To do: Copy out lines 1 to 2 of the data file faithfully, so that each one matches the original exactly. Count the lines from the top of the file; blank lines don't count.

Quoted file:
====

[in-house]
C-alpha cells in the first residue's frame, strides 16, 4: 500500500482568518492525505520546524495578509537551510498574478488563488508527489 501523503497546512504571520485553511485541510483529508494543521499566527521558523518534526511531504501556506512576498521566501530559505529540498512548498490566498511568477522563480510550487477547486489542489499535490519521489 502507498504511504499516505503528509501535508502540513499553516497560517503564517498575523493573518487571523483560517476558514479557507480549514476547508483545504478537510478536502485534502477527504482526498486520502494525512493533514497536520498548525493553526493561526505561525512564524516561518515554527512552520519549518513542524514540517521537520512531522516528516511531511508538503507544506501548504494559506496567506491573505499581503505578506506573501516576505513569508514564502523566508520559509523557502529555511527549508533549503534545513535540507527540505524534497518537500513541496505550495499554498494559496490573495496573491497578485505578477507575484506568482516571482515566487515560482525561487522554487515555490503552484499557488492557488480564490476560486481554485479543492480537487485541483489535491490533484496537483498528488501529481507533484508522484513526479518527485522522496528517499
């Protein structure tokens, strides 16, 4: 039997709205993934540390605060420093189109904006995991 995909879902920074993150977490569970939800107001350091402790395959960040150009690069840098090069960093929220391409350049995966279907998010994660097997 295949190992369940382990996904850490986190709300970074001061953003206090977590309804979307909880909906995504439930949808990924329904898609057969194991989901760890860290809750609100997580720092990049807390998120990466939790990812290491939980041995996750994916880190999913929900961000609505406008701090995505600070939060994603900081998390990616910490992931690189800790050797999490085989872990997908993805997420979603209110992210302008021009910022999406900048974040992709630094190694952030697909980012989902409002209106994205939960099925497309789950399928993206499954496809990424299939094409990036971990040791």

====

[in-house]
C-alpha cells in the first residue's frame, strides 16, 4: 500500500482568518492525505520546524495578509537551510498574478488563488508527489 501523503497546512504571520485553511485541510483529508494543521499566527521558523518534526511531504501556506512576498521566501530559505529540498512548498490566498511568477522563480510550487477547486489542489499535490519521489 502507498504511504499516505503528509501535508502540513499553516497560517503564517498575523493573518487571523483560517476558514479557507480549514476547508483545504478537510478536502485534502477527504482526498486520502494525512493533514497536520498548525493553526493561526505561525512564524516561518515554527512552520519549518513542524514540517521537520512531522516528516511531511508538503507544506501548504494559506496567506491573505499581503505578506506573501516576505513569508514564502523566508520559509523557502529555511527549508533549503534545513535540507527540505524534497518537500513541496505550495499554498494559496490573495496573491497578485505578477507575484506568482516571482515566487515560482525561487522554487515555490503552484499557488492557488480564490476560486481554485479543492480537487485541483489535491490533484496537483498528488501529481507533484508522484513526479518527485522522496528517499